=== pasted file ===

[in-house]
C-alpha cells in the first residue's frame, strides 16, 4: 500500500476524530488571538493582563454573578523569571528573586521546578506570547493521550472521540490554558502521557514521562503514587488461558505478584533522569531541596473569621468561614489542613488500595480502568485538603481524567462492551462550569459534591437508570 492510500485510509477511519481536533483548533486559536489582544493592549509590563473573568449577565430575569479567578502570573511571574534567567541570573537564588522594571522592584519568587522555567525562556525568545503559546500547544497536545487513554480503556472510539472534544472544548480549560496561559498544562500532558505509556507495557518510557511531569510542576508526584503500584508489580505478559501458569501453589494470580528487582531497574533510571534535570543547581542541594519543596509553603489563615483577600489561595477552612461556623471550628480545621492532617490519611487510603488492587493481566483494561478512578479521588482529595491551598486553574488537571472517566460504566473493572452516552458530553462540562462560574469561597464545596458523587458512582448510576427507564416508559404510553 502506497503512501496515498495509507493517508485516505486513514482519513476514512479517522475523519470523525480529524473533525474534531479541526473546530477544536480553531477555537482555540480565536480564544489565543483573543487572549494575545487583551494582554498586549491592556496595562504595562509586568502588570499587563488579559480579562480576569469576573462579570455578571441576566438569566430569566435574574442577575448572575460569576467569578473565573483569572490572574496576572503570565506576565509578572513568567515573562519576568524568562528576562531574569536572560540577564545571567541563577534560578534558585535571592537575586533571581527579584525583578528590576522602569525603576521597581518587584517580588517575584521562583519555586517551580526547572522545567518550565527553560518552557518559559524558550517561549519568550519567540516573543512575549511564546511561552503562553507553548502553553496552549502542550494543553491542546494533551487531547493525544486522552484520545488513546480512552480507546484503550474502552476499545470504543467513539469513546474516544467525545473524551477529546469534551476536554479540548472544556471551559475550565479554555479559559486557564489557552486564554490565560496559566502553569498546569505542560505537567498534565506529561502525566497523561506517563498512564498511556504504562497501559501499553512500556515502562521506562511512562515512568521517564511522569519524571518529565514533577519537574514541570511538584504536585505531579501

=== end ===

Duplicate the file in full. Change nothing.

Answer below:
[in-house]
C-alpha cells in the first residue's frame, strides 16, 4: 500500500476524530488571538493582563454573578523569571528573586521546578506570547493521550472521540490554558502521557514521562503514587488461558505478584533522569531541596473569621468561614489542613488500595480502568485538603481524567462492551462550569459534591437508570 492510500485510509477511519481536533483548533486559536489582544493592549509590563473573568449577565430575569479567578502570573511571574534567567541570573537564588522594571522592584519568587522555567525562556525568545503559546500547544497536545487513554480503556472510539472534544472544548480549560496561559498544562500532558505509556507495557518510557511531569510542576508526584503500584508489580505478559501458569501453589494470580528487582531497574533510571534535570543547581542541594519543596509553603489563615483577600489561595477552612461556623471550628480545621492532617490519611487510603488492587493481566483494561478512578479521588482529595491551598486553574488537571472517566460504566473493572452516552458530553462540562462560574469561597464545596458523587458512582448510576427507564416508559404510553 502506497503512501496515498495509507493517508485516505486513514482519513476514512479517522475523519470523525480529524473533525474534531479541526473546530477544536480553531477555537482555540480565536480564544489565543483573543487572549494575545487583551494582554498586549491592556496595562504595562509586568502588570499587563488579559480579562480576569469576573462579570455578571441576566438569566430569566435574574442577575448572575460569576467569578473565573483569572490572574496576572503570565506576565509578572513568567515573562519576568524568562528576562531574569536572560540577564545571567541563577534560578534558585535571592537575586533571581527579584525583578528590576522602569525603576521597581518587584517580588517575584521562583519555586517551580526547572522545567518550565527553560518552557518559559524558550517561549519568550519567540516573543512575549511564546511561552503562553507553548502553553496552549502542550494543553491542546494533551487531547493525544486522552484520545488513546480512552480507546484503550474502552476499545470504543467513539469513546474516544467525545473524551477529546469534551476536554479540548472544556471551559475550565479554555479559559486557564489557552486564554490565560496559566502553569498546569505542560505537567498534565506529561502525566497523561506517563498512564498511556504504562497501559501499553512500556515502562521506562511512562515512568521517564511522569519524571518529565514533577519537574514541570511538584504536585505531579501